Please enable Java in your browser's "Options" (or "Preferance") menu to view this page Concordia's Thursday Report____________March 18, 1999

Translating on the job

by Véronique Jouhaud

Translation students are gaining valuable hands-on experience through a new partnership between Concordia's Départment d'Études françaises and the federal government's Translation Bureau.

"It's an excellent program," said second-year student Renata Isajlovic. "It's an eye-opener as to what students can expect to translate once they're in the workforce."

Isajlovic, who is also participating in the Co-op in Translation program, is one of eight students in the University Partnership Program, which started in January at Concordia and other Canadian universities. It was designed by the Translation Bureau and the Association Canadienne des Écoles de Traduction to train and recruit translators.

The Translation Bureau expects each student to attend a minimum of two sessions of the program. Students have to translate 700 words a week for 13 weeks. The flexibility of the program enables them to translate the texts at home and search the governmental databases from one of the three computers lent to Études françaises by the Translation Bureau.

Translation Francophones translate texts dealing with economic issues, while anglophones work on texts ranging from the environment to transportation. They are not paid for their work, but receive three credits and one-on-one detailed revision of each text.

"It can be compared to a private translation lesson," said Marthe Catry-Verron, the Translation Co-op Director and partnership program coordinator. "Each student has their own text to translate, and the reviser gives them full attention. In a regular classroom, there is one text for 30 students, and the instructor presents his or her own translation, and definitely less opportunity for interaction."

Each student meets individually with a qualified reviser from the Translation Bureau once a week. "Revisers edit the students' translations carefully and in depth, since the Translation Bureau itself will be judged by its clients for the quality of its work," she explained.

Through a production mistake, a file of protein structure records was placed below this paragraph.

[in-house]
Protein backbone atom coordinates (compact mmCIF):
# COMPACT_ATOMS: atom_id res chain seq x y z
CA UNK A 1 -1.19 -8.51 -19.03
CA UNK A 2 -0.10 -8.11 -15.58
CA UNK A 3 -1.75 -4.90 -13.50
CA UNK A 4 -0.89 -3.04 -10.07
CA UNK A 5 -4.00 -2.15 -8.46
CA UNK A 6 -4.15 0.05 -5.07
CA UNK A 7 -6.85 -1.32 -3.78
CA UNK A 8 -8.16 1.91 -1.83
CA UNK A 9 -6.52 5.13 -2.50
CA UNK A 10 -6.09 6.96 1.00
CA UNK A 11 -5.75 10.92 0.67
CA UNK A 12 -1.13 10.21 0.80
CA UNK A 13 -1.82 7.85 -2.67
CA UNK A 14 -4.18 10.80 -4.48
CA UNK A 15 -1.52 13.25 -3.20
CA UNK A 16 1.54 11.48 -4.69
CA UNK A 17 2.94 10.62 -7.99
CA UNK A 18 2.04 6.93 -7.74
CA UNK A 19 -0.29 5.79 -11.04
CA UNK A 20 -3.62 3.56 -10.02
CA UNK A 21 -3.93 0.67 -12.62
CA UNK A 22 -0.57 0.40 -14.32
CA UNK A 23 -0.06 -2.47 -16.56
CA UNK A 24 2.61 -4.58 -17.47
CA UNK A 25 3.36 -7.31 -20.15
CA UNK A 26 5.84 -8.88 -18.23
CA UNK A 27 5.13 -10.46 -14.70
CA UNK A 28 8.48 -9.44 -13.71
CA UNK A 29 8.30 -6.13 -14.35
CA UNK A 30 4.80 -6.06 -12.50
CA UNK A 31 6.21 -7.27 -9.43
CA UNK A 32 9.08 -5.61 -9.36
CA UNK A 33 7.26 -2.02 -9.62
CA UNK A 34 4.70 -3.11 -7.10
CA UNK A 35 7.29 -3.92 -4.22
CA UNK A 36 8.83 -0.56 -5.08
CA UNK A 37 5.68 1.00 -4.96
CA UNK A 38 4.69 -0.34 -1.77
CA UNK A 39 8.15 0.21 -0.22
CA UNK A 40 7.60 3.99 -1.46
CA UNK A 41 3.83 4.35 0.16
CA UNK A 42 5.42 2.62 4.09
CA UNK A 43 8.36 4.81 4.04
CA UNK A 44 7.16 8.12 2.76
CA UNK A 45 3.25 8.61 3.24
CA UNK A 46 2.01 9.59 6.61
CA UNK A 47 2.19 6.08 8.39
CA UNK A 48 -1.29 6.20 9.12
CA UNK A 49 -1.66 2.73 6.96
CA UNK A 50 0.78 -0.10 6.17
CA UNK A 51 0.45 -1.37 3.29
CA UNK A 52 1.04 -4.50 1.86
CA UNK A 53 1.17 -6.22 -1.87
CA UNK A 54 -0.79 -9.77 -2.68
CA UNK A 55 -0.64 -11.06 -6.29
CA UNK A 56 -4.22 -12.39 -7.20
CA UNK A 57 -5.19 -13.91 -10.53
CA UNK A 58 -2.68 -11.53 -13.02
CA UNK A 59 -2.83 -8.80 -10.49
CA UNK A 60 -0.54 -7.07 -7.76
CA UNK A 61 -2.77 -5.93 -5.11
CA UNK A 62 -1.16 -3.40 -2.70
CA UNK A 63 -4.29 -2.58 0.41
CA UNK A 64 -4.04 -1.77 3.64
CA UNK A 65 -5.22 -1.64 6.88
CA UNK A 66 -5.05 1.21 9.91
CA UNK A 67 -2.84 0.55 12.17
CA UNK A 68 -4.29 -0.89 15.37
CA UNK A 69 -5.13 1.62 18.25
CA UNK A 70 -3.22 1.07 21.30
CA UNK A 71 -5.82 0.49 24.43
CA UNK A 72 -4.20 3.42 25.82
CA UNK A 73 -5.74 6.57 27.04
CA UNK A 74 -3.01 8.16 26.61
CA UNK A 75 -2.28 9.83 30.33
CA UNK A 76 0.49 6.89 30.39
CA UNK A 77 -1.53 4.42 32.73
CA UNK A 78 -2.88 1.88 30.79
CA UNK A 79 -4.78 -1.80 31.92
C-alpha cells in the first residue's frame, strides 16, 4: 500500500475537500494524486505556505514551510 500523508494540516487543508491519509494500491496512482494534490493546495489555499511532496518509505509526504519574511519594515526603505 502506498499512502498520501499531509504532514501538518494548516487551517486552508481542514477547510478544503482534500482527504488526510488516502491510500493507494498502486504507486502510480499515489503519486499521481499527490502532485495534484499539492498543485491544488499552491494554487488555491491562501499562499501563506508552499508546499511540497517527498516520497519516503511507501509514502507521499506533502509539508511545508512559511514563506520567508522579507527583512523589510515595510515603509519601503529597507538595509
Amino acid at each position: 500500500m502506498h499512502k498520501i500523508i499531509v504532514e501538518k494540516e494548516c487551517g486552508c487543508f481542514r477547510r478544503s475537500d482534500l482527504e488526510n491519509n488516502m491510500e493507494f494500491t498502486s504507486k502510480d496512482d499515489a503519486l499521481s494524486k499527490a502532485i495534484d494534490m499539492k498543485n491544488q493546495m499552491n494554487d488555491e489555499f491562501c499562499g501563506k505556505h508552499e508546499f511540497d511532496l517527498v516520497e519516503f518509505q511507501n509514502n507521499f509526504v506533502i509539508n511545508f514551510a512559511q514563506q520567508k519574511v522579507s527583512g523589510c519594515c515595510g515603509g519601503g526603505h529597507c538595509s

The mid-program evaluation, which was conducted in March, reveals a significant improvement in these students' work. "They are learning the preferences of the Translation Bureau and the federal government," Catry-Verron said. "They've also assimilated all the comments made during the revision of their texts."

Études françaises is encouraging its Translation students to gain hands-on experience while attending university. Over the years, the department has integrated into the Translation curriculum the co-op program, the mandatory internship in the diploma program, and now the university partnership program.

"We are doing all we can to integrate our students into the workforce," Catry-Verron said. "We adapt our program to respond to the needs of the job market."

The Translation Bureau plans to offer successful interns a four-month paid internship in the summer and a six-month contract upon graduation. Her participation in the partnership program has helped Isajlovic get a co-op internship at the Translation Bureau starting this May. She hopes to continue her association with the Bureau.

"It would be a great opportunity to work for them. They have great resources, a wonderful documentation centre and experienced translators who are happy to share their expertise with new translators."

The Translation Bureau is a division of Public Works and Government Services Canada. It serves not only the federal government, but also international organizations and the private sector.

Copyright 1999 Concordia's Thursday Report.